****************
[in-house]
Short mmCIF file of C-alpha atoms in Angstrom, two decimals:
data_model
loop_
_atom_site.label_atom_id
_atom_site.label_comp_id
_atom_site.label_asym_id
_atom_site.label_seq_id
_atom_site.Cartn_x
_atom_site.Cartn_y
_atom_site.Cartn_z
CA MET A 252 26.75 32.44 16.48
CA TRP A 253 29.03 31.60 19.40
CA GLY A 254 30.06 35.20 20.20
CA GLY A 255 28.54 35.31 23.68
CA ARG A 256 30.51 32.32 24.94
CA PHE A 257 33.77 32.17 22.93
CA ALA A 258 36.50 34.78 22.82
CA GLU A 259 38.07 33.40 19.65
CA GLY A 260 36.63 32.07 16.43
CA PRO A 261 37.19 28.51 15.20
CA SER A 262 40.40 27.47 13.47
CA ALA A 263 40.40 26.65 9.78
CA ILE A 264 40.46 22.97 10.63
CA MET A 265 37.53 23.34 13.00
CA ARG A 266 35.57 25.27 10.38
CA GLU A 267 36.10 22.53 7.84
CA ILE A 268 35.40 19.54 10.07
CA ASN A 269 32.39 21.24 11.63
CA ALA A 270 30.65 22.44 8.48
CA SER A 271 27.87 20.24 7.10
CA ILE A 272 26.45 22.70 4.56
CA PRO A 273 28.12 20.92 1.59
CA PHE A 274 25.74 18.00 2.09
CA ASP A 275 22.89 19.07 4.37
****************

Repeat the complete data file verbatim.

[in-house]
Short mmCIF file of C-alpha atoms in Angstrom, two decimals:
data_model
loop_
_atom_site.label_atom_id
_atom_site.label_comp_id
_atom_site.label_asym_id
_atom_site.label_seq_id
_atom_site.Cartn_x
_atom_site.Cartn_y
_atom_site.Cartn_z
CA MET A 252 26.75 32.44 16.48
CA TRP A 253 29.03 31.60 19.40
CA GLY A 254 30.06 35.20 20.20
CA GLY A 255 28.54 35.31 23.68
CA ARG A 256 30.51 32.32 24.94
CA PHE A 257 33.77 32.17 22.93
CA ALA A 258 36.50 34.78 22.82
CA GLU A 259 38.07 33.40 19.65
CA GLY A 260 36.63 32.07 16.43
CA PRO A 261 37.19 28.51 15.20
CA SER A 262 40.40 27.47 13.47
CA ALA A 263 40.40 26.65 9.78
CA ILE A 264 40.46 22.97 10.63
CA MET A 265 37.53 23.34 13.00
CA ARG A 266 35.57 25.27 10.38
CA GLU A 267 36.10 22.53 7.84
CA ILE A 268 35.40 19.54 10.07
CA ASN A 269 32.39 21.24 11.63
CA ALA A 270 30.65 22.44 8.48
CA SER A 271 27.87 20.24 7.10
CA ILE A 272 26.45 22.70 4.56
CA PRO A 273 28.12 20.92 1.59
CA PHE A 274 25.74 18.00 2.09
CA ASP A 275 22.89 19.07 4.37